St Lawrence, Little Waldingfield, Suffolk
Hauptwerk v2 Virtual Organ

© Lavender Audio 2008 - 2010

 

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SPECIFICATION

THE ORGAN

HISTORY

 

This organ was built in 1809 for the church of St Mary the Less, Thetford, Norfolk by the Suffolk based organ builder, Joseph Hart. The Great organ originally had a huge compass of 68 notes, ranging from 12 foot F in the bass to top C in the treble. The swell originally ran from tenor F and comprised just 4 stops.

The compass of both Swell and Great was rationalised in 1876 by Denman of York, at which time the Swell was augmented by the addition of the Double Diapason, Viol di Gamba and Mixture - it seems likely that the Great Flute was also added then as well. Norman and Beard overhauled the instrument in 1893, improving the wind system and pedal couplers as well as converting the pedal action to pneumatic.

By the late 1980‘s the organ was not in the best of health and - more seriously - the church of St Mary the Less had become redundant. The church of Little Waldingfield, meanwhile, needed to replace an ageing and unreliable electronic organ. Thus, in 1989, the Hart organ was purchased and installation began in St Lawrence church that autumn.

 

The work was carried out by Ipswich based organ builder Peter Bumstead - he also returned the pedal action to tracker and installed a balanced swell pedal in place of the trigger swell. No other material alterations were carried out and the organ still sounds as it did in the early 19th century, albeit with the late Victorian additions described earlier.

The Great flue work in particular is of typically English classical design - gently voiced and designed to blend with a singing quality. The Great mixture comprises a sesquialtera bass (17.19.22) and cornet treble from middle C (12.15.17) and is thus usable as a cornet in conjunction with the 8 and 4 foot flutes as well as a useful reedy addition to the Great diapason chorus. The Swell mixture is a little less refined starting at 19.22 and breaking back to 12.15 at tenor C for most of the rest of its compass. The swell oboe is particularly forthright, possessing the power of a small trumpet.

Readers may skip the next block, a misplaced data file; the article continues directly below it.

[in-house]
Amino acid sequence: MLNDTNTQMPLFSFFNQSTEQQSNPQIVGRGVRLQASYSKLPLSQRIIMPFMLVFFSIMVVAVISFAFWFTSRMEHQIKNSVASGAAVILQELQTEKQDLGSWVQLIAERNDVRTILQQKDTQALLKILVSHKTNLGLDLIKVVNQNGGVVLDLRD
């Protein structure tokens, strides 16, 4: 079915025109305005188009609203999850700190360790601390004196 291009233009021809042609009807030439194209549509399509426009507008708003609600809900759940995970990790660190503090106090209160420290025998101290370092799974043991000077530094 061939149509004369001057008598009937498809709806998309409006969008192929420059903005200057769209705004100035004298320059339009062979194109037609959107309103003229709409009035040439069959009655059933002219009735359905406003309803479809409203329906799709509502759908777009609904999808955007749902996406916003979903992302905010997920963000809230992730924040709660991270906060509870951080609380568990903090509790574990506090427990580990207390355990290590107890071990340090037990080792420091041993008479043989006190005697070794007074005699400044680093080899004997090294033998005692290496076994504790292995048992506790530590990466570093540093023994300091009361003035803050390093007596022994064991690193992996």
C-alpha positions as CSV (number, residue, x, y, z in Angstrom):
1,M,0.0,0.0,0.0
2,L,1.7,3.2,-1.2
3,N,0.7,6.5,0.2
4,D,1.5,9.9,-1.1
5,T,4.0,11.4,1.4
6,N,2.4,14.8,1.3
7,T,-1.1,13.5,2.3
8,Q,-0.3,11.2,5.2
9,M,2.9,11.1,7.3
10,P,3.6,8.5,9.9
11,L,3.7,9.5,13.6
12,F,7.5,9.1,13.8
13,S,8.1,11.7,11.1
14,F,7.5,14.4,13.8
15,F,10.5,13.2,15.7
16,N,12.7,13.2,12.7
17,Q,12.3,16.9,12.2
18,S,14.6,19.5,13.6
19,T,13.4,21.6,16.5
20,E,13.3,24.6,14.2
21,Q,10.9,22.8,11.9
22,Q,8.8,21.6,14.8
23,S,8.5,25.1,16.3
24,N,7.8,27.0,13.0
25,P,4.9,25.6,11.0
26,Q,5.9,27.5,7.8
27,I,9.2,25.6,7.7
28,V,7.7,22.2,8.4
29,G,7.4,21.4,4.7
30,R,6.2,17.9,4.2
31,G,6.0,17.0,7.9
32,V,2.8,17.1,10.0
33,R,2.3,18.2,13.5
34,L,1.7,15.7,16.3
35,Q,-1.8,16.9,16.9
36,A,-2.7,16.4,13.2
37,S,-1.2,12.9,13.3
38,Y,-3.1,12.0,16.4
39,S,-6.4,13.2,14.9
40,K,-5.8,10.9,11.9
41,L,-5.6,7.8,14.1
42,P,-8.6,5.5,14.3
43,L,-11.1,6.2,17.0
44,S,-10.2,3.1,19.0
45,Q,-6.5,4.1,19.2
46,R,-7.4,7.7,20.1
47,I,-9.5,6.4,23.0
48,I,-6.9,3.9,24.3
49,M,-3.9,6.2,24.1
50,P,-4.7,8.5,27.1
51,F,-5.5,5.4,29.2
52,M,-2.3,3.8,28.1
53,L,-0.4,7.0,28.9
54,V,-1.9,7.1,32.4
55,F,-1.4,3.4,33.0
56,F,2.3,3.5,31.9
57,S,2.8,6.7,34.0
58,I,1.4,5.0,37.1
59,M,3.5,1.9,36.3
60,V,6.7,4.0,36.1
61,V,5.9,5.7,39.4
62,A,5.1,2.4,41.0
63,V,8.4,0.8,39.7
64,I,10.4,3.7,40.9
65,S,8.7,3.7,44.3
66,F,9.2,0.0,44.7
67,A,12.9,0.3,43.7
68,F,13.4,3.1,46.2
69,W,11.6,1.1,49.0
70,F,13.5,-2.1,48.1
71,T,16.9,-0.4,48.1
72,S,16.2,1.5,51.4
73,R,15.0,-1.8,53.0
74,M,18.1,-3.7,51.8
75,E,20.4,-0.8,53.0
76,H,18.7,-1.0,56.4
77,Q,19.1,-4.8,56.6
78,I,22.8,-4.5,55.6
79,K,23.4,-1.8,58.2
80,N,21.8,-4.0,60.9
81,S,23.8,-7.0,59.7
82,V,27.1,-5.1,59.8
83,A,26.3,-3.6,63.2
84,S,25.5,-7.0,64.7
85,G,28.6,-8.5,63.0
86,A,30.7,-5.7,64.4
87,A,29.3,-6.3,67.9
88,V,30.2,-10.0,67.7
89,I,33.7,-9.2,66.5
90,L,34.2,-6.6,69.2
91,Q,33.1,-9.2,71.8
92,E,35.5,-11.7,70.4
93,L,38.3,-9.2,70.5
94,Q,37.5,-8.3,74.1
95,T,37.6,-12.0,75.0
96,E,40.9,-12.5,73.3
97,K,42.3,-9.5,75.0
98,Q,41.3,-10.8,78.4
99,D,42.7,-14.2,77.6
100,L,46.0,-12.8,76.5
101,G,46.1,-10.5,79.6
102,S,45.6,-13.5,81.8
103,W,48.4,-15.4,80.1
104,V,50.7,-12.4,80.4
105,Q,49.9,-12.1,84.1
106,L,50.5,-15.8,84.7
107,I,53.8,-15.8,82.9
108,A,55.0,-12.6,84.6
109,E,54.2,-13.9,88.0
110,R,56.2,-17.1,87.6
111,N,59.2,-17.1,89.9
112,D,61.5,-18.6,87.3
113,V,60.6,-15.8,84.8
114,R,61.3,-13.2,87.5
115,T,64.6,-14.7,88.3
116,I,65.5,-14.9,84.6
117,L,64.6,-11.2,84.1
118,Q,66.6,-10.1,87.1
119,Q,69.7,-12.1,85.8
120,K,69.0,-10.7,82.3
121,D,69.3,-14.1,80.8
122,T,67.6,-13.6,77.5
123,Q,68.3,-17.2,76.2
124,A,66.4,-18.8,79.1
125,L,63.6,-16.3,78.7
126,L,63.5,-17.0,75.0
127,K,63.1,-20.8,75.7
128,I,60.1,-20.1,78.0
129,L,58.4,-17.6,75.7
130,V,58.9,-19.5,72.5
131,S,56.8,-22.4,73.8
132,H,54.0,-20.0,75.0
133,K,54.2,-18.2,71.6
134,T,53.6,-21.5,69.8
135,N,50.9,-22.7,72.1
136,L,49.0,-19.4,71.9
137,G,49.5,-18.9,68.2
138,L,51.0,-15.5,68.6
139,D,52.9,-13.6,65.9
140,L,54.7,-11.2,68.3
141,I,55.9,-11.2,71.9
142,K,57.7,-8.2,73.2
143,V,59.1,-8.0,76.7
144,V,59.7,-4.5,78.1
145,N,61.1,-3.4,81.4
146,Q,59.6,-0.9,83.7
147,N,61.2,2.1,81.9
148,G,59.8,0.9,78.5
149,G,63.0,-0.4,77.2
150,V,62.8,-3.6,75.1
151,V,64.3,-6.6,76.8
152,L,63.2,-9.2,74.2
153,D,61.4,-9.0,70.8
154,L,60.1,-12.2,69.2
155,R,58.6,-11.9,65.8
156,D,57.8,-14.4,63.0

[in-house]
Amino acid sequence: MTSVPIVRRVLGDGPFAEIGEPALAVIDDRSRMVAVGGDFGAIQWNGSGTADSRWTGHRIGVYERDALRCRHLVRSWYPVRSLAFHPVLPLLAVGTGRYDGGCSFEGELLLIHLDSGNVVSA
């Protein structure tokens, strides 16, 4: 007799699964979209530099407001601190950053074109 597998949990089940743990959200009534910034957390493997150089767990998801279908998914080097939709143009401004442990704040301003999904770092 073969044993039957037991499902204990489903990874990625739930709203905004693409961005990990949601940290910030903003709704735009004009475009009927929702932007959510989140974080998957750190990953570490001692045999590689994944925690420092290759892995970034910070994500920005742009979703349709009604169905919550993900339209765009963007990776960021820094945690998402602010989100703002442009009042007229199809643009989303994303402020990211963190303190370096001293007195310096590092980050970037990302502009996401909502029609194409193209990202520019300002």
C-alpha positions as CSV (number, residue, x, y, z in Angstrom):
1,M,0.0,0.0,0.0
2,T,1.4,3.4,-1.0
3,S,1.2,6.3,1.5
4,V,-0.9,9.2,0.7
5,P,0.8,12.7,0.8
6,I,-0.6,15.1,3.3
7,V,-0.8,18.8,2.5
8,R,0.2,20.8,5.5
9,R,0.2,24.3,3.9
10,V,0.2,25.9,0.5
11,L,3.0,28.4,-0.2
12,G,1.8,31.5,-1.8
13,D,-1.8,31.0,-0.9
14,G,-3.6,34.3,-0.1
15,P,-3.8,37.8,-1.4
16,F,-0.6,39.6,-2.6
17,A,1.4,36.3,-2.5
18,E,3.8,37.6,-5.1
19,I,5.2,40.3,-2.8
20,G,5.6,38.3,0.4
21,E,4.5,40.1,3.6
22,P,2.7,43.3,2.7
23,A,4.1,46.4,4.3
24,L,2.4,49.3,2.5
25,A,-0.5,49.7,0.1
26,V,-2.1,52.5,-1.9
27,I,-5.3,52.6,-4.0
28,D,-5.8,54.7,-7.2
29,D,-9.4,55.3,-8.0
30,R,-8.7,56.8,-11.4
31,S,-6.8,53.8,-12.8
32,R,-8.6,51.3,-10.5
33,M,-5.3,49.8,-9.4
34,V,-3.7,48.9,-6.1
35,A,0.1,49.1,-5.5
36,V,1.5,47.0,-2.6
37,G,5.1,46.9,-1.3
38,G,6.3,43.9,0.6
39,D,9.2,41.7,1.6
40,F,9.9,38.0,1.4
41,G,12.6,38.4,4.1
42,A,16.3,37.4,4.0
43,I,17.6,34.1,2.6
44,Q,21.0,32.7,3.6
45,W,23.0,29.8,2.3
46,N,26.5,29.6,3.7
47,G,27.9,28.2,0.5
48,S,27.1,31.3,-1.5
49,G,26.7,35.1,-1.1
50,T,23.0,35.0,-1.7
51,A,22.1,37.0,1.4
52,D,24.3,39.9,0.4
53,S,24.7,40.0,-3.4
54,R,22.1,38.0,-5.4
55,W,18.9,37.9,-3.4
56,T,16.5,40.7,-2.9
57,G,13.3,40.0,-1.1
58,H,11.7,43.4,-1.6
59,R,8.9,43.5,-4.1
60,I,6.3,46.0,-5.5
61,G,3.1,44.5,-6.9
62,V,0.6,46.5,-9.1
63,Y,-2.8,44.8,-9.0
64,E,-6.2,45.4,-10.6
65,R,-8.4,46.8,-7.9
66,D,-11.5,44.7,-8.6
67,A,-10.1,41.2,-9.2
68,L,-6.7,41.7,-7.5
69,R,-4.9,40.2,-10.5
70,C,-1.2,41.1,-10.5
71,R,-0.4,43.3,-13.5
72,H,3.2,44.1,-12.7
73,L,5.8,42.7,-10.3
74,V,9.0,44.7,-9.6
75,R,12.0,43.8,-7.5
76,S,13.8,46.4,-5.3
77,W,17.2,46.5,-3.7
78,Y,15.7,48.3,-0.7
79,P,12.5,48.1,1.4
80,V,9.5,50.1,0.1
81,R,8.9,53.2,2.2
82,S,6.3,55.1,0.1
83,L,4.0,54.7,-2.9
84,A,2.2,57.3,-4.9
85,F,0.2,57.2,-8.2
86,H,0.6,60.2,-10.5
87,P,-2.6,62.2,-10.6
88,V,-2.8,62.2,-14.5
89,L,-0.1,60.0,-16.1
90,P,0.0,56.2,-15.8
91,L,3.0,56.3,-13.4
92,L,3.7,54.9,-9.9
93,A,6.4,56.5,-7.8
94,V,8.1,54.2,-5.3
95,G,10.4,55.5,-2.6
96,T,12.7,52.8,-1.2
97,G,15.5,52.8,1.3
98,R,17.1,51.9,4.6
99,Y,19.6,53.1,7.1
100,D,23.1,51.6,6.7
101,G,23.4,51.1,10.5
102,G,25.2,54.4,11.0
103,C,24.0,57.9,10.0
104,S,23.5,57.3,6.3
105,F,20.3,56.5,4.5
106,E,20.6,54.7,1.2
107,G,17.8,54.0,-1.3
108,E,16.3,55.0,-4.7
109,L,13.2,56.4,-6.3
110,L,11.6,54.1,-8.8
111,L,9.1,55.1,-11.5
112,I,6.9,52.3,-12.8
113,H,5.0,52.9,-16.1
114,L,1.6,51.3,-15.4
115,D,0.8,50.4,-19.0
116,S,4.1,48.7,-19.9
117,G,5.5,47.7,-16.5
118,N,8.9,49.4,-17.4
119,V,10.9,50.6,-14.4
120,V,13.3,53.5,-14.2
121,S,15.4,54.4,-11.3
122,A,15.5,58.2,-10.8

The organ itself could have been made to measure for Little Waldingfield. It fits perfectly within its arch and the top of the swell box clears the north aisle roof by 3½ inches. The instrument features in the British Institute of Organ Studies register of historic pipe organs - you can view the certificate here.

 

HAUPTWERK V2 VIRTUAL INSTRUMENT

 

All samples are presented at 44.1kHz, 16 bit with single loops. As well as individual samples for each pipe, the instrument features blower, stop action, key action and swell box noise. This may be disabled by clicking on the blower on/off switch - note that switching off the blower won’t stop the pipes from sounding.

There are 6 divisional pistons each to Great and Swell, as well as 8 general pistons and a general cancel. These are all accessible via the Stops+Pistons screen as well as via MIDI (see screenshots below). Composition pedals for Great pistons 1, 4 and 5 are also available on the Console screen. Note that these work from right to left, as in the real instrument - the furthest right composition pedal is, in fact, Great piston 1.

 

 

This organ requires approximately 870 MB free memory to load uncompressed and 650 MB when each rank is loaded with lossless compression.

GREAT
Open Diapason
Dulciana (tenor F)
Stop Diapason Bass
Stop Diapason Treble
Principal
Flute (tenor F)
Twelfth
Fifteenth
Mixture
Trumpet
Cremona (middle C)

PEDAL
Bourdon

8
8
8
8
4
4
2 2/3
2
III
8
8


16
SWELL
Double Diapason (ten. C)
Open Diapason (tenor C)
Viol di Gamba (tenor C)
Gedact Bass
Gedact Treble (tenor C)
Principal
Mixture
Oboe

COUPLERS
Great to Pedal
Swell to Pedal
Swell to Great

16
8
8
8
8
4
II
8

Click each thumbnail for full resolution screenshots